You probably already know how to play Tic-Tac-Toe. It's a really simple game, right? That's what most people think. But if you really wrap your brain around it, you'll discover that Tic-Tac-Toe isn't quite as simple as you think!

Tic-Tac -Toe (along with a lot of other games) involves looking ahead and trying to figure out what the person playing against you might do next.



1. The game is played on a grid that's 3 squares by 3 squares.

2. You are X, your friend (or the computer in this case) is O. Players take turns putting their marks in empty squares.

3. The first player to get 3 of her marks in a row (up, down, across, or diagonally) is the winner.

4. When all 9 squares are full, the game is over. If no player has 3 marks in a row, the game ends in a tie.

Top-Left Top-Center Top-Right
Middle-Left Middle-Center Middle-Right
Bottom-Left Bottom-Center Bottom-Right


To beat the computer (or at least tie), you need to make use of a little bit of strategy. Strategy means figuring out what you need to do to win.

Part of your strategy is trying to figure out how to get three Xs in a row. The other part is trying to figure out how to stop the computer from getting three Os in a row.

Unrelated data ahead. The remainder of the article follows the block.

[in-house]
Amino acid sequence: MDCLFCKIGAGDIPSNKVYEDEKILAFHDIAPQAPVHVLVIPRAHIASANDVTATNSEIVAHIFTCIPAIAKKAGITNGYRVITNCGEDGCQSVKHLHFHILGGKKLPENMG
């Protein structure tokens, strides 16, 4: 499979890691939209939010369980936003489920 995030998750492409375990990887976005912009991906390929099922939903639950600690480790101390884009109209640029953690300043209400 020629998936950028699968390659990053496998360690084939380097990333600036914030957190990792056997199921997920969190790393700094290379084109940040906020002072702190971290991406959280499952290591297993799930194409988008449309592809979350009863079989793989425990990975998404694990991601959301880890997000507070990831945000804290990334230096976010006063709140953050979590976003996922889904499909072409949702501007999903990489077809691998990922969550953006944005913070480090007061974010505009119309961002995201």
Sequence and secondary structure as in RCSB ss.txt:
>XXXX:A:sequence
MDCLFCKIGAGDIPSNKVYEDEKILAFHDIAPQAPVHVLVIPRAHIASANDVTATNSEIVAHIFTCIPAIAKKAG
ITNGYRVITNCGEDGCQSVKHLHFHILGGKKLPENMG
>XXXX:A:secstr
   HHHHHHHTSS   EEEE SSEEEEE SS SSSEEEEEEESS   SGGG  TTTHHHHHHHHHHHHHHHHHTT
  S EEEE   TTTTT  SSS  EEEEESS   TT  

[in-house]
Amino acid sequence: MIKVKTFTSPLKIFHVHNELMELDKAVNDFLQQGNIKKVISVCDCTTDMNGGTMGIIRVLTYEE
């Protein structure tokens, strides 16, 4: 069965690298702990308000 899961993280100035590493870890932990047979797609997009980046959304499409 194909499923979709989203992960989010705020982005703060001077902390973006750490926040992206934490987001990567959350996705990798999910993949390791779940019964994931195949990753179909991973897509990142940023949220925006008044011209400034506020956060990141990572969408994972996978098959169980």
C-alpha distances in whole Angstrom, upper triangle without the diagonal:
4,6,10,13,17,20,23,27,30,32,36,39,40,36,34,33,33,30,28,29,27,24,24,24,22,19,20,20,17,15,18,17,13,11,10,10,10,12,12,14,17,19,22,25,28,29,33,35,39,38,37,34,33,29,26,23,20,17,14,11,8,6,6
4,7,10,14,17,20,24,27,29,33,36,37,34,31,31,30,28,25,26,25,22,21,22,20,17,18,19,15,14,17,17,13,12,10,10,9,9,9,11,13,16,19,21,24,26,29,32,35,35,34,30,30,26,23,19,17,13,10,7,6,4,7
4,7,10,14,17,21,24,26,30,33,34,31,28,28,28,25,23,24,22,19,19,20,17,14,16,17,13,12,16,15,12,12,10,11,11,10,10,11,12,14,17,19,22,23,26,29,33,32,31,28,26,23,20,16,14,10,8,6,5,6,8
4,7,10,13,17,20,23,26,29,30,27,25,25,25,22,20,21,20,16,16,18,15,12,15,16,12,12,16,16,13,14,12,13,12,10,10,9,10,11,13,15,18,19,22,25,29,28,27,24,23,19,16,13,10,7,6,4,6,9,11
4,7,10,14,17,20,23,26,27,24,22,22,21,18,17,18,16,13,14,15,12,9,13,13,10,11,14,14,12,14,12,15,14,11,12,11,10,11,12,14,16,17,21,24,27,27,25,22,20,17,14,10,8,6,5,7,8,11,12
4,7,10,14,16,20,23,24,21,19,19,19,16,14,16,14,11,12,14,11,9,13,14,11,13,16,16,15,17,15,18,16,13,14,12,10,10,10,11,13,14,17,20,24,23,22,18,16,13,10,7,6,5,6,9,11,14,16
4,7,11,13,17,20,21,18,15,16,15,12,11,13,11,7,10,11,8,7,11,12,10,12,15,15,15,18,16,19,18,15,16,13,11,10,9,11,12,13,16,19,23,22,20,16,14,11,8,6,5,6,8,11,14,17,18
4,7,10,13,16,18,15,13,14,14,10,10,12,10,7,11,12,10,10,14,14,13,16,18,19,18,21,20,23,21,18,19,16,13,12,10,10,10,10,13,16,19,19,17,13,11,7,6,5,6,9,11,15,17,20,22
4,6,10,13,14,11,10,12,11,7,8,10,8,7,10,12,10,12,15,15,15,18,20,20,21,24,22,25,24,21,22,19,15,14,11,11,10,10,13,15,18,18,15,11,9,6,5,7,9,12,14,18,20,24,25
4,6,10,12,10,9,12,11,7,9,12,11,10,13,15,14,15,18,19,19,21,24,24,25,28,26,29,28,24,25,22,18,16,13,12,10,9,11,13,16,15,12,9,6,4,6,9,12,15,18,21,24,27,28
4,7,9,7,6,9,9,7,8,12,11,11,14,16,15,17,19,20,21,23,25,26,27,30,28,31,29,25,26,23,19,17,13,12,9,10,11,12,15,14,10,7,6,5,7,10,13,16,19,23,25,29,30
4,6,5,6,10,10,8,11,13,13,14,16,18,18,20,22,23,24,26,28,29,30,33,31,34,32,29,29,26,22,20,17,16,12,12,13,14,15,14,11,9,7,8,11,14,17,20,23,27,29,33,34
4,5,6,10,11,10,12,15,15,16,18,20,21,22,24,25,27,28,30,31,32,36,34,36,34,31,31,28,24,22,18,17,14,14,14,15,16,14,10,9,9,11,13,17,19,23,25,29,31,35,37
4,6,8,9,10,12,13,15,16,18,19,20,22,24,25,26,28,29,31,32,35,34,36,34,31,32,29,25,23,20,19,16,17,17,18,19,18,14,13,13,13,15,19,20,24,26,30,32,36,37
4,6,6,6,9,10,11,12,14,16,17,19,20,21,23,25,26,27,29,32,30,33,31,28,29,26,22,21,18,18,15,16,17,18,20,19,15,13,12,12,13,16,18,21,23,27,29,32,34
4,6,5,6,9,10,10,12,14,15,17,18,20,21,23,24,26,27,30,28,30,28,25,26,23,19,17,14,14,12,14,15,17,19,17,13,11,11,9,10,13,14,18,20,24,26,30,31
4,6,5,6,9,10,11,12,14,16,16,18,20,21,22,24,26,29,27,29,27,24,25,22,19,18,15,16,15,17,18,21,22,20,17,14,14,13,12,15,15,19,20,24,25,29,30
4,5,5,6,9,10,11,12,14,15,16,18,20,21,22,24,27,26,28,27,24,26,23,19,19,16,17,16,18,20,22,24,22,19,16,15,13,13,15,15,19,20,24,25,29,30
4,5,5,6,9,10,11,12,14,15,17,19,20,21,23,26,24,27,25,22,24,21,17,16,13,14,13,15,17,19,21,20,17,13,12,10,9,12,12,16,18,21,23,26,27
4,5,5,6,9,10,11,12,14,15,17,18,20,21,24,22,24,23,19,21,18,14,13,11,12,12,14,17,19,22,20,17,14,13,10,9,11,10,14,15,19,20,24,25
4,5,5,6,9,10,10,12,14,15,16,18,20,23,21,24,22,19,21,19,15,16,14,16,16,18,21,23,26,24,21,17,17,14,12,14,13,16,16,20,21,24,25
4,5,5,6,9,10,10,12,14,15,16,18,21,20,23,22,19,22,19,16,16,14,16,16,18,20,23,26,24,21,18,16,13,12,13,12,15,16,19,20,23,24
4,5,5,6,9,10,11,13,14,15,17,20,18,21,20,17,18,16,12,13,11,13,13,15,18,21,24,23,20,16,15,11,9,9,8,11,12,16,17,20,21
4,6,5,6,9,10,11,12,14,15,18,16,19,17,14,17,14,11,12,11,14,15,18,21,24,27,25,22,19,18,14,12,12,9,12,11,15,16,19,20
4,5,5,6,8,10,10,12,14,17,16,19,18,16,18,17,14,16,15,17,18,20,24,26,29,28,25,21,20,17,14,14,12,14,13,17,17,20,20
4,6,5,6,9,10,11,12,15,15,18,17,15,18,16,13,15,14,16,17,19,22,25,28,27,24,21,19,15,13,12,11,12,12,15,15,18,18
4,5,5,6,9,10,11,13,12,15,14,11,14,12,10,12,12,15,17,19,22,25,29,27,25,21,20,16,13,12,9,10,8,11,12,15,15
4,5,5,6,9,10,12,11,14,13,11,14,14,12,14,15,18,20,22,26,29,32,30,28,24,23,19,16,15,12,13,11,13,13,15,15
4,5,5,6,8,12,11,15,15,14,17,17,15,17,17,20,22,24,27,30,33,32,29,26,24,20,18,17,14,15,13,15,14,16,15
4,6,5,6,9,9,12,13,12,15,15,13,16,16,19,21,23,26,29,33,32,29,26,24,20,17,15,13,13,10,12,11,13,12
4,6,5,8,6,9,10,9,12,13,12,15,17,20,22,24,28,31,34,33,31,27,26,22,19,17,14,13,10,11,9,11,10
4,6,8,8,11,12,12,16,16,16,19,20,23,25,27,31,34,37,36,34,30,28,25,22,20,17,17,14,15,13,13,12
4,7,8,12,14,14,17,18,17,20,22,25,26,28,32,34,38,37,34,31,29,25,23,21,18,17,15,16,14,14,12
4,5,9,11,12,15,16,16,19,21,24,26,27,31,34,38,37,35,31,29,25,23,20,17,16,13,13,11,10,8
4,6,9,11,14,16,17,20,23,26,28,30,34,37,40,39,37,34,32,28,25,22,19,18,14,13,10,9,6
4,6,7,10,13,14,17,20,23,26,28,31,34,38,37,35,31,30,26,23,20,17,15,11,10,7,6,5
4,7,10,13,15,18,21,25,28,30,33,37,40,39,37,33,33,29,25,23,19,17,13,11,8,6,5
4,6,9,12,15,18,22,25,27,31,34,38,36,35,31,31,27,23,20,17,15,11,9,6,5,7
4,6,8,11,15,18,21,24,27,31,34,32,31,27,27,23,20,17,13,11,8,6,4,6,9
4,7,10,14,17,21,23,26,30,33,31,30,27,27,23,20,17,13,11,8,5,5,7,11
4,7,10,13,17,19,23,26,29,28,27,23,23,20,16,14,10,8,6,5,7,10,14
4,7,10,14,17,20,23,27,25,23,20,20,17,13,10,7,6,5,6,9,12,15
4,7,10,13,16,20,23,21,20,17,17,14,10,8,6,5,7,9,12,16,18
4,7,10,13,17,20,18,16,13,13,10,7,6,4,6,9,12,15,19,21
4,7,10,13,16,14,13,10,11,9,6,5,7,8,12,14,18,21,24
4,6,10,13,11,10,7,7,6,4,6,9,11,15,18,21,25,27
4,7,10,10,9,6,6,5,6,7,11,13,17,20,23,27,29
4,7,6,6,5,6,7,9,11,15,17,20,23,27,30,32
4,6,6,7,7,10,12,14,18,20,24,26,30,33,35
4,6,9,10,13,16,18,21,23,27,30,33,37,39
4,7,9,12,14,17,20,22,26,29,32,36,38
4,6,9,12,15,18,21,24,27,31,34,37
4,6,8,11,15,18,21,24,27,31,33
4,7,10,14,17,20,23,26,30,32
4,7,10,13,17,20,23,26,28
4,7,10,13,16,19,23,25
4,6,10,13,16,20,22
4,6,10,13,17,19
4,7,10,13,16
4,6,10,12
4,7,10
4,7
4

After you put an X in a square, you start looking ahead. Where's the best place for your next X? You look at the empty squares and decide which ones are good choices—which ones might let you make three Xs in a row.

You also have to watch where the computer puts its O. That could change what you do next. If the computer gets two Os in a row, you have to put your next X in the last empty square in that row, or the computer will win. You are forced to play in a particular square or lose the game.

If you always pay attention and look ahead, you'll never lose a game of Tic-Tac-Toe. You may not win, but at least you'll tie.


This brain-bending puzzle comes from the exploratorium's Brain Explorer,
a book available for purchase through our online store.

©2000 The Exploratorium